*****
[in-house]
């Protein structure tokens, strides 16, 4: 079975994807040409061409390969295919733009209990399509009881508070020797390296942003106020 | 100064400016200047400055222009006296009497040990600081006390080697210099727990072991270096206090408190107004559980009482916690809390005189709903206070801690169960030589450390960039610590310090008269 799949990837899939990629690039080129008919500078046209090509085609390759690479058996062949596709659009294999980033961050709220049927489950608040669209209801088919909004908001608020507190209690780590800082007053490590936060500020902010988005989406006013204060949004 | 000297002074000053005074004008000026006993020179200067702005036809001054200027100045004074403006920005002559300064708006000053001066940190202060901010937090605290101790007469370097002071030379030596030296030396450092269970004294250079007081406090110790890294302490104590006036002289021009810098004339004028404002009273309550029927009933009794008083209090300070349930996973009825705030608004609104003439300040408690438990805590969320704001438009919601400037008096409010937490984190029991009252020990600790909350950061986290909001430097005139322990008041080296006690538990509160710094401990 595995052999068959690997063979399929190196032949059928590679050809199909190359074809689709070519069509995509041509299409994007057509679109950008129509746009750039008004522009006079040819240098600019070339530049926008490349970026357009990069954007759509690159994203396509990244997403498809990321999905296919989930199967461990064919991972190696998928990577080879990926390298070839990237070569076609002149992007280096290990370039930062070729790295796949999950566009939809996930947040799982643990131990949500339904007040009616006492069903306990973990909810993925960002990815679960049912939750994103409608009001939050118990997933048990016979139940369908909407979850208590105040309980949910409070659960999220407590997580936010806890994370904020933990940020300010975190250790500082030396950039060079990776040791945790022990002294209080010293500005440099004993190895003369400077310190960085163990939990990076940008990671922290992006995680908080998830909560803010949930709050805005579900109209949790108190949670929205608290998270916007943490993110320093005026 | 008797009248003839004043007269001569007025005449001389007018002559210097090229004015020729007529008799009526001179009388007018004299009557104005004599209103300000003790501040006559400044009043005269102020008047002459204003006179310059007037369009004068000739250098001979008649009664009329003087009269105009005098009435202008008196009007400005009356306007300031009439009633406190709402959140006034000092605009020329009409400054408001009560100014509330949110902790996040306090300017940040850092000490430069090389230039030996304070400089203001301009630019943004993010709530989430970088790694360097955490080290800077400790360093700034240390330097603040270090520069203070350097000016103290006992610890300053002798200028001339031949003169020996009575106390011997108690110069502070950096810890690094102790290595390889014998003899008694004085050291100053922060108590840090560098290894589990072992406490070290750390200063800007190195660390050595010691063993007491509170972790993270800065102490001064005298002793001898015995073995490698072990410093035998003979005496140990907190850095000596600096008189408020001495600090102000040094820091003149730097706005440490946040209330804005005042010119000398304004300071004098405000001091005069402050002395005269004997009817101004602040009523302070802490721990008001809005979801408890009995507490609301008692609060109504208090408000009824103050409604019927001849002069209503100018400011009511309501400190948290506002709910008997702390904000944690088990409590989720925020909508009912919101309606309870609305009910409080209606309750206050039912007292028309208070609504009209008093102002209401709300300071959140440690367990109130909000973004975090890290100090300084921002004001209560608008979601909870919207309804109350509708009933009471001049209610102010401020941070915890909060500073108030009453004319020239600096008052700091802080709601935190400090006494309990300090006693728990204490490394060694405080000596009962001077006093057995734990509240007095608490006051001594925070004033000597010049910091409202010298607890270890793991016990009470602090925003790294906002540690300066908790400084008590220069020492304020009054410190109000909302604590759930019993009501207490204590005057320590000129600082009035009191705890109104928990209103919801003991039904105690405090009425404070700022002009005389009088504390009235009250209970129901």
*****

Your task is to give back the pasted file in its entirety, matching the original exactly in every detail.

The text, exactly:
[in-house]
């Protein structure tokens, strides 16, 4: 079975994807040409061409390969295919733009209990399509009881508070020797390296942003106020 | 100064400016200047400055222009006296009497040990600081006390080697210099727990072991270096206090408190107004559980009482916690809390005189709903206070801690169960030589450390960039610590310090008269 799949990837899939990629690039080129008919500078046209090509085609390759690479058996062949596709659009294999980033961050709220049927489950608040669209209801088919909004908001608020507190209690780590800082007053490590936060500020902010988005989406006013204060949004 | 000297002074000053005074004008000026006993020179200067702005036809001054200027100045004074403006920005002559300064708006000053001066940190202060901010937090605290101790007469370097002071030379030596030296030396450092269970004294250079007081406090110790890294302490104590006036002289021009810098004339004028404002009273309550029927009933009794008083209090300070349930996973009825705030608004609104003439300040408690438990805590969320704001438009919601400037008096409010937490984190029991009252020990600790909350950061986290909001430097005139322990008041080296006690538990509160710094401990 595995052999068959690997063979399929190196032949059928590679050809199909190359074809689709070519069509995509041509299409994007057509679109950008129509746009750039008004522009006079040819240098600019070339530049926008490349970026357009990069954007759509690159994203396509990244997403498809990321999905296919989930199967461990064919991972190696998928990577080879990926390298070839990237070569076609002149992007280096290990370039930062070729790295796949999950566009939809996930947040799982643990131990949500339904007040009616006492069903306990973990909810993925960002990815679960049912939750994103409608009001939050118990997933048990016979139940369908909407979850208590105040309980949910409070659960999220407590997580936010806890994370904020933990940020300010975190250790500082030396950039060079990776040791945790022990002294209080010293500005440099004993190895003369400077310190960085163990939990990076940008990671922290992006995680908080998830909560803010949930709050805005579900109209949790108190949670929205608290998270916007943490993110320093005026 | 008797009248003839004043007269001569007025005449001389007018002559210097090229004015020729007529008799009526001179009388007018004299009557104005004599209103300000003790501040006559400044009043005269102020008047002459204003006179310059007037369009004068000739250098001979008649009664009329003087009269105009005098009435202008008196009007400005009356306007300031009439009633406190709402959140006034000092605009020329009409400054408001009560100014509330949110902790996040306090300017940040850092000490430069090389230039030996304070400089203001301009630019943004993010709530989430970088790694360097955490080290800077400790360093700034240390330097603040270090520069203070350097000016103290006992610890300053002798200028001339031949003169020996009575106390011997108690110069502070950096810890690094102790290595390889014998003899008694004085050291100053922060108590840090560098290894589990072992406490070290750390200063800007190195660390050595010691063993007491509170972790993270800065102490001064005298002793001898015995073995490698072990410093035998003979005496140990907190850095000596600096008189408020001495600090102000040094820091003149730097706005440490946040209330804005005042010119000398304004300071004098405000001091005069402050002395005269004997009817101004602040009523302070802490721990008001809005979801408890009995507490609301008692609060109504208090408000009824103050409604019927001849002069209503100018400011009511309501400190948290506002709910008997702390904000944690088990409590989720925020909508009912919101309606309870609305009910409080209606309750206050039912007292028309208070609504009209008093102002209401709300300071959140440690367990109130909000973004975090890290100090300084921002004001209560608008979601909870919207309804109350509708009933009471001049209610102010401020941070915890909060500073108030009453004319020239600096008052700091802080709601935190400090006494309990300090006693728990204490490394060694405080000596009962001077006093057995734990509240007095608490006051001594925070004033000597010049910091409202010298607890270890793991016990009470602090925003790294906002540690300066908790400084008590220069020492304020009054410190109000909302604590759930019993009501207490204590005057320590000129600082009035009191705890109104928990209103919801003991039904105690405090009425404070700022002009005389009088504390009235009250209970129901």